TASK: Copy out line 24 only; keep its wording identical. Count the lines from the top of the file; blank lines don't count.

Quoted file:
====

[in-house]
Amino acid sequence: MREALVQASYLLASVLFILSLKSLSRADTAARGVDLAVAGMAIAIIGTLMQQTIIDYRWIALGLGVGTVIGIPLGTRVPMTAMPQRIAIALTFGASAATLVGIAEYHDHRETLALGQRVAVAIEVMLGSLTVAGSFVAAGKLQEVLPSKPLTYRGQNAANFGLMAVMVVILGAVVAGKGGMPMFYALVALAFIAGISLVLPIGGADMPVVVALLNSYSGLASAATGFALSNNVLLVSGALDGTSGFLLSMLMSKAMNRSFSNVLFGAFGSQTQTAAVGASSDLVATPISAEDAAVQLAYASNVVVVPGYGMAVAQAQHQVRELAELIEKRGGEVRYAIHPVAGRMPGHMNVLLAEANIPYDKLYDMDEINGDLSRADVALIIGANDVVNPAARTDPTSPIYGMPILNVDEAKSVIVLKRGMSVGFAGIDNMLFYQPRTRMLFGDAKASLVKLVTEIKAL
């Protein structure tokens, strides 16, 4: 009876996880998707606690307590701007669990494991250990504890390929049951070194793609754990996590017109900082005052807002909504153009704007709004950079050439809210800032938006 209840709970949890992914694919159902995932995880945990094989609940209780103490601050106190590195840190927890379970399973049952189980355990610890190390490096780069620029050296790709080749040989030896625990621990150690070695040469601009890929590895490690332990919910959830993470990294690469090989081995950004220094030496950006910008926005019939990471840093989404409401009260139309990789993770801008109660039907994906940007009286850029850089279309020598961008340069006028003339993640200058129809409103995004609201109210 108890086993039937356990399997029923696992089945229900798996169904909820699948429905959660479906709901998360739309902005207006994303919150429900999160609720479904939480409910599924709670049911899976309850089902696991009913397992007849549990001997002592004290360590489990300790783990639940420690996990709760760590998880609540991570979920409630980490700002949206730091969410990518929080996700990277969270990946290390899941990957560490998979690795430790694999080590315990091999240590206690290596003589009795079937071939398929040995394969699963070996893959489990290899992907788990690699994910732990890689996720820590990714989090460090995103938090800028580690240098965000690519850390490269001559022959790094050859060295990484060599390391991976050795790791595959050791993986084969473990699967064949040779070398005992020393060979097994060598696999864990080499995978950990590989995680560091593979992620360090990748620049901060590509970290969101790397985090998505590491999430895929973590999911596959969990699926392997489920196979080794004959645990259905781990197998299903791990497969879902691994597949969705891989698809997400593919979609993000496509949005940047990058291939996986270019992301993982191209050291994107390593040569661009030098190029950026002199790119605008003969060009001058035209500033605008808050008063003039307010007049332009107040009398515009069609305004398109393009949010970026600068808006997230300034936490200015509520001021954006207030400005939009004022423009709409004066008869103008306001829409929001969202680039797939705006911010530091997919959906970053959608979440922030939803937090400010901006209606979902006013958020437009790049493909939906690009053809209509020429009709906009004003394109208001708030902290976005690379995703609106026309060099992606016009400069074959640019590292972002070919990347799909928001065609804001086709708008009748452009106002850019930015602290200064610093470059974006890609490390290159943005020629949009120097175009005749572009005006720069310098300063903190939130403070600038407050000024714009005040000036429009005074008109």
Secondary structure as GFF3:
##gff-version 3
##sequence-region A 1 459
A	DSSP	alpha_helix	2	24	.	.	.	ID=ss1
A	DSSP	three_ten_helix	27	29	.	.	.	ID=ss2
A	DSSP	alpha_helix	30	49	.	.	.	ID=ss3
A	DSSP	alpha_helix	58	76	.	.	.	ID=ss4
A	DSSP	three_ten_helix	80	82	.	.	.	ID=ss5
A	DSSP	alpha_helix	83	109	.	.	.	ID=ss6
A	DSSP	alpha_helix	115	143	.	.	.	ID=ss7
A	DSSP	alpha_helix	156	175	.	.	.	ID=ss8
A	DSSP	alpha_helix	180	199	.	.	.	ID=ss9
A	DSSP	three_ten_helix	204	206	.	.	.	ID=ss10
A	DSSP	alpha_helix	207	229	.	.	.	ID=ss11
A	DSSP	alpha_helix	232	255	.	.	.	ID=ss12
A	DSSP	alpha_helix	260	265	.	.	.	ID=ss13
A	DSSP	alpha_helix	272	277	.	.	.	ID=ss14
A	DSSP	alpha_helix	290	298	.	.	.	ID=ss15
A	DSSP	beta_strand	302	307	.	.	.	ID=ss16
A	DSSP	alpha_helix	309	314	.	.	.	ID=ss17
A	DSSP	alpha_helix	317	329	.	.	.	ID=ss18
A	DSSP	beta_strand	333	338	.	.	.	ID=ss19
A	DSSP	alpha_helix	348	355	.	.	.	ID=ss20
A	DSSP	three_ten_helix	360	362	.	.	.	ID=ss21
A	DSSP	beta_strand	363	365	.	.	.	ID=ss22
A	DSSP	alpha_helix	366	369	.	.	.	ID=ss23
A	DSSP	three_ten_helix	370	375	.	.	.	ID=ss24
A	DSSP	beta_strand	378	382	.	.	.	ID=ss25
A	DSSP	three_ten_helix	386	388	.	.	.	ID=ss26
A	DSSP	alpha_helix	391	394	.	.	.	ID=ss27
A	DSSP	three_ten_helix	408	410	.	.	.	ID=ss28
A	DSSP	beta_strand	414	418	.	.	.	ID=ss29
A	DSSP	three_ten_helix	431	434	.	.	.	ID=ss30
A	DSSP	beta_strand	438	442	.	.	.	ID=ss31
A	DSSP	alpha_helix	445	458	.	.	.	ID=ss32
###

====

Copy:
A	DSSP	alpha_helix	317	329	.	.	.	ID=ss18